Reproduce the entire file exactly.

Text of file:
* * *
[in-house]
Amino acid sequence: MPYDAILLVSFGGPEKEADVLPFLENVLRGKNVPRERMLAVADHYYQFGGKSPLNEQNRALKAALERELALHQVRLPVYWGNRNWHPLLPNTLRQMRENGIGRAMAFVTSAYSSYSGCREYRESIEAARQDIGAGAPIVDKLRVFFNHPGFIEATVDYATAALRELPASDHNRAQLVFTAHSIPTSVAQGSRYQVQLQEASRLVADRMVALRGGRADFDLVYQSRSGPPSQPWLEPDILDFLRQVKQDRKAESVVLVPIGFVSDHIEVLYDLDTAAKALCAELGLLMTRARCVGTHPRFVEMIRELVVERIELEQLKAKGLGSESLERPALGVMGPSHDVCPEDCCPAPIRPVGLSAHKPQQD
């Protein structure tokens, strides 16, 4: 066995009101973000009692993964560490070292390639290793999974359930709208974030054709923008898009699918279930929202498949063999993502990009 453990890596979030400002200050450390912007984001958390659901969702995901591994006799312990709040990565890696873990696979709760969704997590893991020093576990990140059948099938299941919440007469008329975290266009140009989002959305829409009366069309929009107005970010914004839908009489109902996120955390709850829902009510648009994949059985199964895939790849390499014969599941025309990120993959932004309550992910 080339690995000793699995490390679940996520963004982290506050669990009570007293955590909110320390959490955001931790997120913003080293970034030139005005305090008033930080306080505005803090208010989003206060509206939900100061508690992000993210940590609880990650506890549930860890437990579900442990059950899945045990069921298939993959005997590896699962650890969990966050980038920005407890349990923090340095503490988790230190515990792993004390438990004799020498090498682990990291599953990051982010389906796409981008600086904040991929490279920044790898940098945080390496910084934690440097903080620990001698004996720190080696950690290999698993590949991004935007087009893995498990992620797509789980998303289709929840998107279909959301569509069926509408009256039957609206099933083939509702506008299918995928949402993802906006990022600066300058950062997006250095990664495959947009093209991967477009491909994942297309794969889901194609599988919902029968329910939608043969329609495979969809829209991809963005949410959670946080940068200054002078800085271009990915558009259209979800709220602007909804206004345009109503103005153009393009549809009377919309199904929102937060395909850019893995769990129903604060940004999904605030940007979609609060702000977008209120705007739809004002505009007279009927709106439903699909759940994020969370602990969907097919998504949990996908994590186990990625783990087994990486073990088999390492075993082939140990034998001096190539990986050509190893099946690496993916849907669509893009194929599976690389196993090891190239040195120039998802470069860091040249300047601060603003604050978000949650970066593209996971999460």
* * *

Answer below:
[in-house]
Amino acid sequence: MPYDAILLVSFGGPEKEADVLPFLENVLRGKNVPRERMLAVADHYYQFGGKSPLNEQNRALKAALERELALHQVRLPVYWGNRNWHPLLPNTLRQMRENGIGRAMAFVTSAYSSYSGCREYRESIEAARQDIGAGAPIVDKLRVFFNHPGFIEATVDYATAALRELPASDHNRAQLVFTAHSIPTSVAQGSRYQVQLQEASRLVADRMVALRGGRADFDLVYQSRSGPPSQPWLEPDILDFLRQVKQDRKAESVVLVPIGFVSDHIEVLYDLDTAAKALCAELGLLMTRARCVGTHPRFVEMIRELVVERIELEQLKAKGLGSESLERPALGVMGPSHDVCPEDCCPAPIRPVGLSAHKPQQD
């Protein structure tokens, strides 16, 4: 066995009101973000009692993964560490070292390639290793999974359930709208974030054709923008898009699918279930929202498949063999993502990009 453990890596979030400002200050450390912007984001958390659901969702995901591994006799312990709040990565890696873990696979709760969704997590893991020093576990990140059948099938299941919440007469008329975290266009140009989002959305829409009366069309929009107005970010914004839908009489109902996120955390709850829902009510648009994949059985199964895939790849390499014969599941025309990120993959932004309550992910 080339690995000793699995490390679940996520963004982290506050669990009570007293955590909110320390959490955001931790997120913003080293970034030139005005305090008033930080306080505005803090208010989003206060509206939900100061508690992000993210940590609880990650506890549930860890437990579900442990059950899945045990069921298939993959005997590896699962650890969990966050980038920005407890349990923090340095503490988790230190515990792993004390438990004799020498090498682990990291599953990051982010389906796409981008600086904040991929490279920044790898940098945080390496910084934690440097903080620990001698004996720190080696950690290999698993590949991004935007087009893995498990992620797509789980998303289709929840998107279909959301569509069926509408009256039957609206099933083939509702506008299918995928949402993802906006990022600066300058950062997006250095990664495959947009093209991967477009491909994942297309794969889901194609599988919902029968329910939608043969329609495979969809829209991809963005949410959670946080940068200054002078800085271009990915558009259209979800709220602007909804206004345009109503103005153009393009549809009377919309199904929102937060395909850019893995769990129903604060940004999904605030940007979609609060702000977008209120705007739809004002505009007279009927709106439903699909759940994020969370602990969907097919998504949990996908994590186990990625783990087994990486073990088999390492075993082939140990034998001096190539990986050509190893099946690496993916849907669509893009194929599976690389196993090891190239040195120039998802470069860091040249300047601060603003604050978000949650970066593209996971999460």